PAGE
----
Recycling firm Living Fuels has congratulated Sutton residents for preventing 1,600 litres of cooking oil from going to landfill last year, saving 1,500 tonnes of carbon dioxide emissions. This equates to enough clean green energy to make 500,000 cups of tea.
Following on from this success, Sutton Council is encouraging more residents to recycle used cooking oil. Residents can drop off unwanted solidified or liquid cooking oil in a plastic container at Kimpton Park Way Reuse and Recycling Centre on Kimpton Park Way, Sutton.
Living Fuels Ltd, part of REG Bio-Power, recovers the used cooking oil into an environmentally friendly bioliquid which is used to generate carbon neutral electricity for UK homes and businesses.
This achievement by Sutton residents contributes to the council’s ‘One Planet Sutton’ target to be a carbon neutral borough by 2025. The council’s ‘One Planet Sutton’ Plan aims to give residents a better quality of life and boost the local economy while radically reducing the borough’s negative impact on the environment.
Recycling oil is not just good for the planet – it also saves money.
When used hot oil is put down sinks it cools and solidifies onto the sides of pipes and causes blockages. An average of £15 million is spent each year clearing drain and pipe blockages around the country which, if left, could lead to waste – including raw sewage – backing up into homes and businesses.
Less clean ups would mean water companies have more money to spend on new advancements in water treatment, more pipes could be laid and more money could go into flood prevention – the possibilities are endless.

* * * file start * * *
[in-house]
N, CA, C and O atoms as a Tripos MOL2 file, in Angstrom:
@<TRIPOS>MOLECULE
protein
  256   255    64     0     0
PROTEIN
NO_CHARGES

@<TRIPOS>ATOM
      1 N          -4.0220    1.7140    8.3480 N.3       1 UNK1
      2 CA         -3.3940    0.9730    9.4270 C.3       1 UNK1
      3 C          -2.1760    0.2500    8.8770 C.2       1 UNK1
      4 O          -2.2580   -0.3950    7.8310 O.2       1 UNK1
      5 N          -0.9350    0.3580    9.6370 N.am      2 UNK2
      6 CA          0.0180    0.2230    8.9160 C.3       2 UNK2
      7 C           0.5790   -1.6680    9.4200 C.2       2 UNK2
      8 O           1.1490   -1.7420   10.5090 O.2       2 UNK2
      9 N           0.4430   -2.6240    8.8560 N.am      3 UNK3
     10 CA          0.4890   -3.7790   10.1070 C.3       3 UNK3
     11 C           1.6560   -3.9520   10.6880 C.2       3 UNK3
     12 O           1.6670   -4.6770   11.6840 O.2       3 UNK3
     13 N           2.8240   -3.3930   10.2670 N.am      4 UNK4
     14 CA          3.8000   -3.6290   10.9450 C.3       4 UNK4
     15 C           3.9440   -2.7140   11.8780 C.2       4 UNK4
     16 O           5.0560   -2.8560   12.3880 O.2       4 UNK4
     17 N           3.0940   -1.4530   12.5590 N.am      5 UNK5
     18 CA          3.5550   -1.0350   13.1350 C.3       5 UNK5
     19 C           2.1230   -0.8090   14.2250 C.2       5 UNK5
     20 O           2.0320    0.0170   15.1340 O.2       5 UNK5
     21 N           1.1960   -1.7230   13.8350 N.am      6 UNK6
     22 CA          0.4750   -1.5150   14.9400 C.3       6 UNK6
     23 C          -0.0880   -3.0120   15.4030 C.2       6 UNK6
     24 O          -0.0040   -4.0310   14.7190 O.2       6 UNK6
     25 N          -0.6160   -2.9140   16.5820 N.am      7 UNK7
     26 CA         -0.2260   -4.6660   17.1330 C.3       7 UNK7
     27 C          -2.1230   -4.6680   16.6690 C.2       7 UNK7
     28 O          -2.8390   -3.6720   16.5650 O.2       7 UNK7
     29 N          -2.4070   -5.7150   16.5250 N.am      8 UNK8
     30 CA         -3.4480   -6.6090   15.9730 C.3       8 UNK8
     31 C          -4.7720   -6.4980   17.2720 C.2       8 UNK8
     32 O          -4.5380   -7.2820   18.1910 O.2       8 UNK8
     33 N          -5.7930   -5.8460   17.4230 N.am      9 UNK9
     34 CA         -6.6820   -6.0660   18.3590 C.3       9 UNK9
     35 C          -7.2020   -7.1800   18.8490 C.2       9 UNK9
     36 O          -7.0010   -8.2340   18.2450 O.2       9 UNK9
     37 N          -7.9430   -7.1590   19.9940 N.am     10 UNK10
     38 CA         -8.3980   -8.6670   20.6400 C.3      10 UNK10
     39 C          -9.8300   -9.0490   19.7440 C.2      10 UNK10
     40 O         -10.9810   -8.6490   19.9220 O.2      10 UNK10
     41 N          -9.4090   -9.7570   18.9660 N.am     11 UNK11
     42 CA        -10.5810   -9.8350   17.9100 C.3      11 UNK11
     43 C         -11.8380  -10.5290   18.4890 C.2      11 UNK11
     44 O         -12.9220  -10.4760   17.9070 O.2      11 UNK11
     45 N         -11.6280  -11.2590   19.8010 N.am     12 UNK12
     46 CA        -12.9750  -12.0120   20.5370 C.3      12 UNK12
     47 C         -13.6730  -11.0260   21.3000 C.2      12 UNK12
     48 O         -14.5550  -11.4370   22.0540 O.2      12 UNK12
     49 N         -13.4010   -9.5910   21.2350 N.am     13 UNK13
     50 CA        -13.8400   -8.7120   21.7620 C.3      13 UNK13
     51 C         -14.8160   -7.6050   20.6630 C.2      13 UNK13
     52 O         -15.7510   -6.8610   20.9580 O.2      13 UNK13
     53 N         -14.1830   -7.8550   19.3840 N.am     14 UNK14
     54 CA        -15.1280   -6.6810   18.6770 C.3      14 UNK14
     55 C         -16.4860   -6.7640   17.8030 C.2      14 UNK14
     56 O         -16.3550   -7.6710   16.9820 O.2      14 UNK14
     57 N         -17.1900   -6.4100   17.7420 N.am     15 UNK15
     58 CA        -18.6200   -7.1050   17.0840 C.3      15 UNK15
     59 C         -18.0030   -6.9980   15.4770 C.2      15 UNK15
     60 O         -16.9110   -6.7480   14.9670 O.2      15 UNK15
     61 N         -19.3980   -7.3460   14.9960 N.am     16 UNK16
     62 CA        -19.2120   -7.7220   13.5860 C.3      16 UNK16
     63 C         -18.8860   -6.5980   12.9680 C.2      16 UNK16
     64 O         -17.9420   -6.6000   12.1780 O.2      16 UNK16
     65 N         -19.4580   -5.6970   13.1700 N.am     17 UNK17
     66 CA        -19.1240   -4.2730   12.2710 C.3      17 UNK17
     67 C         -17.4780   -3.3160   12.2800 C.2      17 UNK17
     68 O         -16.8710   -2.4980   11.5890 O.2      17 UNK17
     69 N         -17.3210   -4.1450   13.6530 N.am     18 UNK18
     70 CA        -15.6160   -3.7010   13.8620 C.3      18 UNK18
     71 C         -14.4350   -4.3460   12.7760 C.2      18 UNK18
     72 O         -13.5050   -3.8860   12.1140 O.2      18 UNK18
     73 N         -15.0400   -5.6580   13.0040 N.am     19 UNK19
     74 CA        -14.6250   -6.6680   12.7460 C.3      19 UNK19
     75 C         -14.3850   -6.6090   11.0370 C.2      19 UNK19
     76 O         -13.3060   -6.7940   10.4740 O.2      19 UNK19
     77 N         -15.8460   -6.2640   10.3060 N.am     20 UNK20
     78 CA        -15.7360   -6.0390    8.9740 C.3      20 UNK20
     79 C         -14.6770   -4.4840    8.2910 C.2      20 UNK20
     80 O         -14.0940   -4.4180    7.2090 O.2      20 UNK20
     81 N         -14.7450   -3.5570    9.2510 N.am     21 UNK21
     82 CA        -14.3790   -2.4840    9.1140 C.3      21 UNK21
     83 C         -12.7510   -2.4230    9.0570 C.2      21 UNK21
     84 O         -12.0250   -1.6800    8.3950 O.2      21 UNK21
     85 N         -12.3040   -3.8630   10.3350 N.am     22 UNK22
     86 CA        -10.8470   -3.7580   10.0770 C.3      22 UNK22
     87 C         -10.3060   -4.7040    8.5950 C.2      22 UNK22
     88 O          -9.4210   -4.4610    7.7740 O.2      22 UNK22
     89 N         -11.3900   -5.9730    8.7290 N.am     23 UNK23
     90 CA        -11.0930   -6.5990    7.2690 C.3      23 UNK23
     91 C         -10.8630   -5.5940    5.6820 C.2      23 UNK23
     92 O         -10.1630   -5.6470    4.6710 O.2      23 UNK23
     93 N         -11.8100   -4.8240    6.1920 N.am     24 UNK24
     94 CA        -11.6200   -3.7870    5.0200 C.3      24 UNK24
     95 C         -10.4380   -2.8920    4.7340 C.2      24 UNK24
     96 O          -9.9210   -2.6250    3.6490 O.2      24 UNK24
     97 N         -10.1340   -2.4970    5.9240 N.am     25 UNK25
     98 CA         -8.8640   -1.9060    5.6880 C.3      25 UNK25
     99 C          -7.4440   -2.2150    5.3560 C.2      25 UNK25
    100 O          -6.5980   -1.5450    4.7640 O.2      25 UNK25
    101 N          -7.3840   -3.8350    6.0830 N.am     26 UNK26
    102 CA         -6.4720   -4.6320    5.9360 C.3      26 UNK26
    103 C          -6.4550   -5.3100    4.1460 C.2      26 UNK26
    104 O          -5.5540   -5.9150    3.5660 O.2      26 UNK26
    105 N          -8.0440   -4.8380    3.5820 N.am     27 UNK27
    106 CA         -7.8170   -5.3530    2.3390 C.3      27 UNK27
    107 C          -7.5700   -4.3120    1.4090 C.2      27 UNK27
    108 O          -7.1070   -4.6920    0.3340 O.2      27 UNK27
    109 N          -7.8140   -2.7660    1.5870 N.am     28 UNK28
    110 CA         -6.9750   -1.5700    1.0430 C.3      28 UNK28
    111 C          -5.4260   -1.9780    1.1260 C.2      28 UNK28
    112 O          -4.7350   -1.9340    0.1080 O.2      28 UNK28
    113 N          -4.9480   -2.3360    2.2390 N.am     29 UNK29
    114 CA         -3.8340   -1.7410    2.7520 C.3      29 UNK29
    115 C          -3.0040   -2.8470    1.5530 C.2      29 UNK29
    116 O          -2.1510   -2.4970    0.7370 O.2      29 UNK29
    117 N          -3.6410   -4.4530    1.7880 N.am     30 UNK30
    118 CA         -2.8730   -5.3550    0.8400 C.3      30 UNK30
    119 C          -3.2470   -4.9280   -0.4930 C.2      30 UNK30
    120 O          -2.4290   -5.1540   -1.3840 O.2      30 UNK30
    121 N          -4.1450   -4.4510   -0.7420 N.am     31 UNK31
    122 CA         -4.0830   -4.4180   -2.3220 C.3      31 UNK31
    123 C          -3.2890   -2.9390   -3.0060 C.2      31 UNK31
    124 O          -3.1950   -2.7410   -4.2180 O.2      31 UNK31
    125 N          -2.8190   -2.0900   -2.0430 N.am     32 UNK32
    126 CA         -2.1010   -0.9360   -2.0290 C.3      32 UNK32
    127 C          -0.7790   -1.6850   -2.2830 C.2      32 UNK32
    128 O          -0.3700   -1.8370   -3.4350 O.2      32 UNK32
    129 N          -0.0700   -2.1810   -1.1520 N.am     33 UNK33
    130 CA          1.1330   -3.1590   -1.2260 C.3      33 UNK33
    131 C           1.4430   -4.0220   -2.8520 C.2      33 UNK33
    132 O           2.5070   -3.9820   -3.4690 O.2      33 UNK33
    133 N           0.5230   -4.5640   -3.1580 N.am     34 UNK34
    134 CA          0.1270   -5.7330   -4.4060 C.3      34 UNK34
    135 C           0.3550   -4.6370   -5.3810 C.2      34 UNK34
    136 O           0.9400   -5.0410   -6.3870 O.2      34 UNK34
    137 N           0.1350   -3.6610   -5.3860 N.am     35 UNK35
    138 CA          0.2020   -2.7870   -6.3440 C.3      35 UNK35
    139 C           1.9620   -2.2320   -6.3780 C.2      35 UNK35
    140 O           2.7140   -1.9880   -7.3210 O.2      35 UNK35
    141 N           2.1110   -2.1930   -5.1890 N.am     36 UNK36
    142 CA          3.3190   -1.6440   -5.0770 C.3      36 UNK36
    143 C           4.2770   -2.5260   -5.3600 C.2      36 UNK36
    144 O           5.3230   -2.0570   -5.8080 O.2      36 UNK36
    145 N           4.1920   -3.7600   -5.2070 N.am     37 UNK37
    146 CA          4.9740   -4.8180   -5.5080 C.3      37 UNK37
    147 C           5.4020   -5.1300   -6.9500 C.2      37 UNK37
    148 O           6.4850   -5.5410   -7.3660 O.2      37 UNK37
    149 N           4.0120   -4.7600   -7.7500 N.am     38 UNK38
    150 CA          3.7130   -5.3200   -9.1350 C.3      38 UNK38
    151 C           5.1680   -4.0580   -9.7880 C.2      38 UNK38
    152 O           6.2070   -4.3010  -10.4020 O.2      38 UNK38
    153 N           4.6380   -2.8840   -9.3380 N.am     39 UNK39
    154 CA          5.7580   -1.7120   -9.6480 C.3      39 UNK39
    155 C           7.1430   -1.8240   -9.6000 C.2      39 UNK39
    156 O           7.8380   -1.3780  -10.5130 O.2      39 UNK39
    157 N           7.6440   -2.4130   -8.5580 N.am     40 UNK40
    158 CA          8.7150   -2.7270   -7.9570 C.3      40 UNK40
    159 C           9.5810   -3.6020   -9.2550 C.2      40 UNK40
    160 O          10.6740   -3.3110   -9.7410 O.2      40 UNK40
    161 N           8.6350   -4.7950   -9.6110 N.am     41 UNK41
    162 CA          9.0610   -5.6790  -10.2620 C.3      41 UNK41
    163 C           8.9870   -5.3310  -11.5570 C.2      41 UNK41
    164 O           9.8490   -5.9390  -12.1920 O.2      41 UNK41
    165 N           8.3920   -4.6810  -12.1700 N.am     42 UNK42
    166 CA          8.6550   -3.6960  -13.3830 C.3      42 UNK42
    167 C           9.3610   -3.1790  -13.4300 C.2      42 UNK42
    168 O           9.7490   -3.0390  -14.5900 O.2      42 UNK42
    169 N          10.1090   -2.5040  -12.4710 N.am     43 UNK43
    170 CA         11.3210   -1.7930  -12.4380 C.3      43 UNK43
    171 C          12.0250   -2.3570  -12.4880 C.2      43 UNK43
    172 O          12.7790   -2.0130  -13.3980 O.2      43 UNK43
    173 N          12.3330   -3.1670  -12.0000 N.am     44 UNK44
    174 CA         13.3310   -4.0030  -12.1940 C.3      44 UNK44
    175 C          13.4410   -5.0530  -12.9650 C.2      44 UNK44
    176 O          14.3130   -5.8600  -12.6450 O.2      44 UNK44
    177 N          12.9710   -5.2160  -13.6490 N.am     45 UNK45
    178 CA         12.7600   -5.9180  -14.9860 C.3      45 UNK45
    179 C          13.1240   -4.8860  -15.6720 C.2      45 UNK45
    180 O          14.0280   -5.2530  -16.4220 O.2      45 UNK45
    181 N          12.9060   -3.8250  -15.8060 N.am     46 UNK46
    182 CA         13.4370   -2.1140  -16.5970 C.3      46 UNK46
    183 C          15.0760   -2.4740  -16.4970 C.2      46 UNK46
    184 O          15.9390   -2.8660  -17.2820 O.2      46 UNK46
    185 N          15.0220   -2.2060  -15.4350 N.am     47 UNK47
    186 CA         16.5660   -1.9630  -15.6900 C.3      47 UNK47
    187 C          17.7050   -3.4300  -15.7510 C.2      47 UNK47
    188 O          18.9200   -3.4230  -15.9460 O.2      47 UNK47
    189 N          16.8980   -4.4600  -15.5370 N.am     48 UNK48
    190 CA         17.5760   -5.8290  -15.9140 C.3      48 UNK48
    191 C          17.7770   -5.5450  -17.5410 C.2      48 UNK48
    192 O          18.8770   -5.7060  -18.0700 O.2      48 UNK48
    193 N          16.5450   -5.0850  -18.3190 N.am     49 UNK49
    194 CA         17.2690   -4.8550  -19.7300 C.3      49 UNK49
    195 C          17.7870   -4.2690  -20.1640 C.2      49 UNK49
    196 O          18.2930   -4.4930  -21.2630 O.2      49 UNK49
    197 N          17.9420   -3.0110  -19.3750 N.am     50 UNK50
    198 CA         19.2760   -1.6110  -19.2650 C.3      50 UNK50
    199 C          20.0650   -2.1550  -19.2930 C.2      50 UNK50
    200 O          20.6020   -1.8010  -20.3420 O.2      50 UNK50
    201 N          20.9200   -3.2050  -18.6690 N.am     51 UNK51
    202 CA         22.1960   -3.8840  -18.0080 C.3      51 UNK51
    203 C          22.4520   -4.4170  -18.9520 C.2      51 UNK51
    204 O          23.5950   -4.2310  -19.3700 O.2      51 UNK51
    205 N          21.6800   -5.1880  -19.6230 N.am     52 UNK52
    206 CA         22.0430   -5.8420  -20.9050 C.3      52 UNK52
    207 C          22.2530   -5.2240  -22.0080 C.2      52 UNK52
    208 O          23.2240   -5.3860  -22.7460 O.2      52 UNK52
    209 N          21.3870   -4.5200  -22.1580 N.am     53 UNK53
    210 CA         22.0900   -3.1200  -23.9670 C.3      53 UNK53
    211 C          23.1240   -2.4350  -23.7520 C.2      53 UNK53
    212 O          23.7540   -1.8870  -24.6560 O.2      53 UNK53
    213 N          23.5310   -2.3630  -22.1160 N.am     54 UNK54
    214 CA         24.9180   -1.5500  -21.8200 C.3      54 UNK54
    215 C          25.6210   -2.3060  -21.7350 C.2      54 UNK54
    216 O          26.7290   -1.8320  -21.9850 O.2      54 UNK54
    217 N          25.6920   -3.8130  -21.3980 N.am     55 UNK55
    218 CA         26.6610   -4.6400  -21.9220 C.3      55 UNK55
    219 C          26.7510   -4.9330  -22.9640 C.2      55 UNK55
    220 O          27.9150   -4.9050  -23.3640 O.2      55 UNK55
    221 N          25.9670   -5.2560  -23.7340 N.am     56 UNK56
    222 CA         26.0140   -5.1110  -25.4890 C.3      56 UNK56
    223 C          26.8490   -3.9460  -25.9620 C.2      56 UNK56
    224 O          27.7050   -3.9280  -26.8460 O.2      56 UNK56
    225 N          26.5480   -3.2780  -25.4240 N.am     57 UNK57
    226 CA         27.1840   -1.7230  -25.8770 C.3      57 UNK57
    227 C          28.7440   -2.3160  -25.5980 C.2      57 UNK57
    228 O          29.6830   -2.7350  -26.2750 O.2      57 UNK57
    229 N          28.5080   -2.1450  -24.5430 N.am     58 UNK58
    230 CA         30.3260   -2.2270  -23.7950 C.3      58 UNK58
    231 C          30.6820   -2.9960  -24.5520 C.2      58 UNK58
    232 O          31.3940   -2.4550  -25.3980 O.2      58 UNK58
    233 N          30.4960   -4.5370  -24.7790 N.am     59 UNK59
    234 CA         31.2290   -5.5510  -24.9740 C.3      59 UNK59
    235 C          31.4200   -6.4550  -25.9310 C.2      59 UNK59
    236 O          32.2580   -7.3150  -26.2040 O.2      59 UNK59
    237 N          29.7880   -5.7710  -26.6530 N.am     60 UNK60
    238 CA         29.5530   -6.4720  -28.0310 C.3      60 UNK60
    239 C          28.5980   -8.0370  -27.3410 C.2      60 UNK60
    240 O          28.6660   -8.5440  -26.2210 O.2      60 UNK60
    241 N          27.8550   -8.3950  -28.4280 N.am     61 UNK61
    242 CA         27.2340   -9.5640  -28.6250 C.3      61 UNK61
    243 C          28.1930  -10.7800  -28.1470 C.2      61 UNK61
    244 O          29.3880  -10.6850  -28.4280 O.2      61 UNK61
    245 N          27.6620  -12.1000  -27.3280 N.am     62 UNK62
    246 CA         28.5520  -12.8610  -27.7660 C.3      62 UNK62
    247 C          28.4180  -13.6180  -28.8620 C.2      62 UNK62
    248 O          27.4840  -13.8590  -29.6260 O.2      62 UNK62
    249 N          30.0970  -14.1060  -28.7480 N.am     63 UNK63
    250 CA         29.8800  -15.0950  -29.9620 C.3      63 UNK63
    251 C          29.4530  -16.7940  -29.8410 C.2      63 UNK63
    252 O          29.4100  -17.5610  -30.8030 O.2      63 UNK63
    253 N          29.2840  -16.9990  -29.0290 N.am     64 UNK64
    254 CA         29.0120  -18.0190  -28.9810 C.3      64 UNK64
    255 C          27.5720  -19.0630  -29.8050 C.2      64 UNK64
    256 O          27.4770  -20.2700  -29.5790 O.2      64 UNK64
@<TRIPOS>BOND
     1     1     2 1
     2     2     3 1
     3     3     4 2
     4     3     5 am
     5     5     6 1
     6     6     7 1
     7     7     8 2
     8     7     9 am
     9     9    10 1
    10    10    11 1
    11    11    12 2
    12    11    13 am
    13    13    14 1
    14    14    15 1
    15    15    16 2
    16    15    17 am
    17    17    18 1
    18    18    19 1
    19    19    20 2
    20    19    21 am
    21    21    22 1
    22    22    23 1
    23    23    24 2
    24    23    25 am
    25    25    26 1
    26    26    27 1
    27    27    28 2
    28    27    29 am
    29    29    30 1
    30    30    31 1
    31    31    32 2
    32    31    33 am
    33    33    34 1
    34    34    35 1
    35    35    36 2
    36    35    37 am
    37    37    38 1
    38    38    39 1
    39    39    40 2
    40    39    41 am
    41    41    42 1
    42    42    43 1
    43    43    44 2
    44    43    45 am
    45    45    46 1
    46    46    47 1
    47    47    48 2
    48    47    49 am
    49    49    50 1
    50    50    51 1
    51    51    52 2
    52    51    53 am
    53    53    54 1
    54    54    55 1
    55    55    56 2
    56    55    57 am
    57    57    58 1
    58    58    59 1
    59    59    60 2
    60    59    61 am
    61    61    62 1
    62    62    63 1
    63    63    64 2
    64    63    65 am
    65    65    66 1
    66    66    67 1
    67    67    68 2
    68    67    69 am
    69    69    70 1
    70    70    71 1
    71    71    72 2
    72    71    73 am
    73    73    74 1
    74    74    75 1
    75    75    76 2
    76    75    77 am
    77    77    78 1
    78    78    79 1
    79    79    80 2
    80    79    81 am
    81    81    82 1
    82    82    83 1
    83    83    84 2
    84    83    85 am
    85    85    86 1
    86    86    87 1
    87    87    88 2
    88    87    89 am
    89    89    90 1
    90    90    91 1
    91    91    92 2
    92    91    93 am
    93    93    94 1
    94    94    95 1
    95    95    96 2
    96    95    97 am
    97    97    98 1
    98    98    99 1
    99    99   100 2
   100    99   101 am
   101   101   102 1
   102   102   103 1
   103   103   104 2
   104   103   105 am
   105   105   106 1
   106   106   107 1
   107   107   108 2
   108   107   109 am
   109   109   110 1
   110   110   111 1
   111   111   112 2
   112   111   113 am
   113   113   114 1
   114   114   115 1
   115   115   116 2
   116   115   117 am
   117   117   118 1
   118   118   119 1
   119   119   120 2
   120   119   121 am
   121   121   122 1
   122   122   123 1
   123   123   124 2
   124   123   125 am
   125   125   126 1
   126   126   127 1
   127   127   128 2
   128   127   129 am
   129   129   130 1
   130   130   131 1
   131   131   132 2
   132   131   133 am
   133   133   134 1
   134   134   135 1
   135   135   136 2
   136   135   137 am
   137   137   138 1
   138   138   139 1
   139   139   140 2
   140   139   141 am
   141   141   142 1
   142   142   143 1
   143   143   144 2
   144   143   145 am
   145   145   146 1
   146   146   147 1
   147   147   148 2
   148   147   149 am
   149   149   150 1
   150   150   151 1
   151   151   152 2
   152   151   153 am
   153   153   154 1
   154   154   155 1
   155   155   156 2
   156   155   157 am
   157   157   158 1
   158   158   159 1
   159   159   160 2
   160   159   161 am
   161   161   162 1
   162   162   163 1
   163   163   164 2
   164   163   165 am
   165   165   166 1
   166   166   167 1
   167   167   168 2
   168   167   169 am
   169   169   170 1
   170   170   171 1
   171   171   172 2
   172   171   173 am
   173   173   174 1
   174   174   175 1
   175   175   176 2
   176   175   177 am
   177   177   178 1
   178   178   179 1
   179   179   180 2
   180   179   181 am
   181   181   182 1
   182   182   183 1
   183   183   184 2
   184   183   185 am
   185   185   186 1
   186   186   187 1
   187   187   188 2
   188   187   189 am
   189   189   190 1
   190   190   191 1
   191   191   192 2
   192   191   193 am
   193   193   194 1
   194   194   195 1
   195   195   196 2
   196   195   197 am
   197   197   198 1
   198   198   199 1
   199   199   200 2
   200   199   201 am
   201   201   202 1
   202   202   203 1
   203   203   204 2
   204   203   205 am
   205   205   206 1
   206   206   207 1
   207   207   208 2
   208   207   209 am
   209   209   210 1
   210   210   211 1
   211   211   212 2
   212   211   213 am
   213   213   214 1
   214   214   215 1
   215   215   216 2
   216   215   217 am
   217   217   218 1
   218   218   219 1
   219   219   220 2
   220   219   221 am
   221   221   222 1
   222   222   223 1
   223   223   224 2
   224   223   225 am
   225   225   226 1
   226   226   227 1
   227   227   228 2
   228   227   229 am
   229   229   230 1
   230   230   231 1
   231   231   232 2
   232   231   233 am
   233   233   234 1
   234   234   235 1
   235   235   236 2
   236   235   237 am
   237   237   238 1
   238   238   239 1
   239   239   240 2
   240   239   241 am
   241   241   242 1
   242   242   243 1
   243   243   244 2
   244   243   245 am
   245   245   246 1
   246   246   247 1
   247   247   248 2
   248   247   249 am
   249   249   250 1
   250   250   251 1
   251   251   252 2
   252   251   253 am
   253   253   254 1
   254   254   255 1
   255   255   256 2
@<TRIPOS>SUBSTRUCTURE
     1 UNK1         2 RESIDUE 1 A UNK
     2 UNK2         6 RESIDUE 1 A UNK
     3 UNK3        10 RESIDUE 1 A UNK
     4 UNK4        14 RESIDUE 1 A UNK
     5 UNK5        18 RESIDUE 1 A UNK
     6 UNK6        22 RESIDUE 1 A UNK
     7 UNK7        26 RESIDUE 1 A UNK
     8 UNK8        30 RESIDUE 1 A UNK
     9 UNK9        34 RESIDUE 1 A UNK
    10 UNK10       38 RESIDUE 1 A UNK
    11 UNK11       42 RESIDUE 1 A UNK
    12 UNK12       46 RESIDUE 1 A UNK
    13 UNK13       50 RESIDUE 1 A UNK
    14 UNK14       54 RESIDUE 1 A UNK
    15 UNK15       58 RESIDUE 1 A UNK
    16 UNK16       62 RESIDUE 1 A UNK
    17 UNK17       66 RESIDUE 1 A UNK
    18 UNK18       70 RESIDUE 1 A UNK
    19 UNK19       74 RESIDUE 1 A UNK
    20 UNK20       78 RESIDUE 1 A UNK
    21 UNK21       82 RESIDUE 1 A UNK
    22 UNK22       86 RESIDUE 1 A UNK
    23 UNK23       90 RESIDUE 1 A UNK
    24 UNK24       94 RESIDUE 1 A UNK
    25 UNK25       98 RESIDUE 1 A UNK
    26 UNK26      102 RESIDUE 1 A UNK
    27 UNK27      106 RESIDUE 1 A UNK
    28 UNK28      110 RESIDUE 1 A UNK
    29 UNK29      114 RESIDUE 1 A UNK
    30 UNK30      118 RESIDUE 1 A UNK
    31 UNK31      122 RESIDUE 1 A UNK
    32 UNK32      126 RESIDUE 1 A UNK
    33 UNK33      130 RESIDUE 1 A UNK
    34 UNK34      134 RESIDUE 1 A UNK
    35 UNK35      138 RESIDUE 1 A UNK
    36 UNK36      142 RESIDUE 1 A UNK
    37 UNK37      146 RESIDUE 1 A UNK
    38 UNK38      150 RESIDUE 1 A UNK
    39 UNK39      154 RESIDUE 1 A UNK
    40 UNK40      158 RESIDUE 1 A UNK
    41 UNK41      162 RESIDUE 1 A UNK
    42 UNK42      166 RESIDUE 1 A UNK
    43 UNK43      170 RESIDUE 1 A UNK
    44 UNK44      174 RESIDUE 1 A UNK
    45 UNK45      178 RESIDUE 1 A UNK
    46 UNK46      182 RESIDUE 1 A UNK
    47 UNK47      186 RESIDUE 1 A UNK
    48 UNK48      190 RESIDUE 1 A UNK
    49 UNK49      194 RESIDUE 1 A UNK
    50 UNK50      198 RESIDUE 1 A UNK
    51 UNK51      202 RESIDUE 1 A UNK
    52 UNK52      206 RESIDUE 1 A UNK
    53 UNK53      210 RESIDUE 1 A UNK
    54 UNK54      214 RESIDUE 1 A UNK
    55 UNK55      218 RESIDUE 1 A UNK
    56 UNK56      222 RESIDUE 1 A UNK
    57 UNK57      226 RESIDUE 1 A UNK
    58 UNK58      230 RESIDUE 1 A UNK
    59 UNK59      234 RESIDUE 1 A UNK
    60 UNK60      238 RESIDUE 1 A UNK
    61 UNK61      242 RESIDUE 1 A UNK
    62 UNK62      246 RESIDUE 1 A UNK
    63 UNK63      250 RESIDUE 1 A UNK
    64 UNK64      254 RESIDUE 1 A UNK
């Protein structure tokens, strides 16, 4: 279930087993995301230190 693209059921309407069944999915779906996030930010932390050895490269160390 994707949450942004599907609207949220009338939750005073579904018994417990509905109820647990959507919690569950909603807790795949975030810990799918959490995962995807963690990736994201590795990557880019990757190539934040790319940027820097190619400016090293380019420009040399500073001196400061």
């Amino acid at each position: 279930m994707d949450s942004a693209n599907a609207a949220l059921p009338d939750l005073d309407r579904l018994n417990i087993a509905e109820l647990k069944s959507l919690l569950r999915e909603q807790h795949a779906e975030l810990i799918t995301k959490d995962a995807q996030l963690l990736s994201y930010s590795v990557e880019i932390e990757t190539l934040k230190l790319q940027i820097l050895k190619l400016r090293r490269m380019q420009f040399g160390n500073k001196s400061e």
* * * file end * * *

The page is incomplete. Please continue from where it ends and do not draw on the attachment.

Cllr Jill Whitehead, Chair of Sutton Council’s Environment and Neighbourhoods Committee, said:
“It’s great that more and more residents are using this service each year. However we’d really like to encourage even more people to be greener and to recycle their used cooking oil so that we can make an even bigger difference.
“Recycling oil means that less waste goes to landfill, which reduces our landfill tax and saves the council money that could be put into other services. It also reduces our CO2 emissions, helps to prevent climate change and reduces our reliance on fossil fuels. This, along with the other initiatives we have launched, will help us meet our target of being a zero carbon borough by 2025.”
Rob Murphy, Operation Director of REG Bio-Power said:
“Although the UK is still struggling with its carbon reduction commitments, it’s always nice to reflect on the positive aspects of renewable energy over the past 12 months, especially as the London Borough of Sutton has made a beneficial impact. We offer you many thanks for your efforts.”